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Mindfulness and virtual reality as a future treatment for ADHD

The ADHD Foundation hosted their 6th National ADHD Conference on ‘ADHD, Neurodiversity, and Mental Health’ in Liverpool, UK on November 8th-9th. The conference brought together leading experts in the field of child and adult ADHD, with the aim of providing new insights on ADHD and associated conditions. Topics included the importance of brain health, genetics and endophenotypes, optimising treatment for ADHD, late sleep and ADHD, and using mindfulness and virtual reality (VR) as a treatment for adults with ADHD.

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The latter topic was presented by keynote speaker Professor Anthoni Ramos-Quiroga from the Autonomous University of Barcelona. He is also the President of the Commission for Innovation at the Vall d’Hebron University Hospital in Barcelona and is known for his work in the field of ADHD. Professor Ramos-Quiroga is currently working on the use of VR technology in the treatment of ADHD in adults.

Professor Ramos-Quiroga’s pilot study aims to examine the usefulness of VR in the treatment of adult ADHD. The project utilises mindfulness training – that is, the act of self-directing one’s attention to the present moment, including focusing on any thoughts, sensations, and emotions that one might be experiencing[1]. Mindfulness-based interventions have been seen to be beneficial in reducing symptoms of ADHD[2]. Here, Professor Ramos-Quiroga takes mindfulness-based interventions to a whole new level by implementing realistic virtual environments that have been seen to have a positive impact on patients’ concentration skills. The trial aims to analyse data from 90 adult patients with ADHD, who are currently undergoing six 20-minute VR sessions over a period of four weeks. Treatment effects will be examined directly after the intervention, after three months, and after one year. Further, it is anticipated that a full randomised controlled-trial will be developed based on the results of the pilot study. Professor Ramos-Quiroga hopes to treat ADHD without the use of pharmacological treatment.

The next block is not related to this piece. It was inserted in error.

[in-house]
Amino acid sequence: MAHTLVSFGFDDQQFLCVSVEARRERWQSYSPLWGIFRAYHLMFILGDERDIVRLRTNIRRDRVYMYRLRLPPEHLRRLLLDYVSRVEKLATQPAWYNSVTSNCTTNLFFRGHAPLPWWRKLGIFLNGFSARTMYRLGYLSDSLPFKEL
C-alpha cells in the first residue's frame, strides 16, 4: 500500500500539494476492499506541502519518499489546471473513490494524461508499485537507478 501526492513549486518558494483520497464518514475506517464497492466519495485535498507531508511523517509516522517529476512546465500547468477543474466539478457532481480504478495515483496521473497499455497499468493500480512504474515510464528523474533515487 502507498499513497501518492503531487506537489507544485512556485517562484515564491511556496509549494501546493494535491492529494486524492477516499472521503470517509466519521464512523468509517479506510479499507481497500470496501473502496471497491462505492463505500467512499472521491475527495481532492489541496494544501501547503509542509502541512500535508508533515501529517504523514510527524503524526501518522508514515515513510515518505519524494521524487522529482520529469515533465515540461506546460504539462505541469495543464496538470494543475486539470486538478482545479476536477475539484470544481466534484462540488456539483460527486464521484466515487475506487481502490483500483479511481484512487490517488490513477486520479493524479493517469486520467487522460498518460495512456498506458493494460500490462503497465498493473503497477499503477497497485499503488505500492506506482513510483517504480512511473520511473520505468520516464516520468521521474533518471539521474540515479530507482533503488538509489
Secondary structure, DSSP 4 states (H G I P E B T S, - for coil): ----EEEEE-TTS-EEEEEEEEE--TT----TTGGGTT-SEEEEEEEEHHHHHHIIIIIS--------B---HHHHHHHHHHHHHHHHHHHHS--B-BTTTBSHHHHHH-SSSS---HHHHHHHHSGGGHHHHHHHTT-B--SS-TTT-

Innovative research like Professor Ramos-Quiroga’s has the potential to improve adherence, flexibility, and availability of treatment. His research may offer insights into alternative, more sustainable treatment plans for individuals who may not respond well to medication or for those who are considering a non-pharmacological route.

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[1] Tang, Y., Holzel, B. K., & Posner, M. I. (2015). The Neuroscience of Mindfulness Meditation. Nature Reviews Neuroscience, 16(3), 213-225. [RETURN]

[2] Cairncross, M., & Miller, C. J. (2016). The Effectiveness of Mindfulness-Based Therapies for ADHD: A Meta-Analytic Review. Journal of Attention Disorders, 11-17. doi: 10.1177/1087054715625301 [RETURN]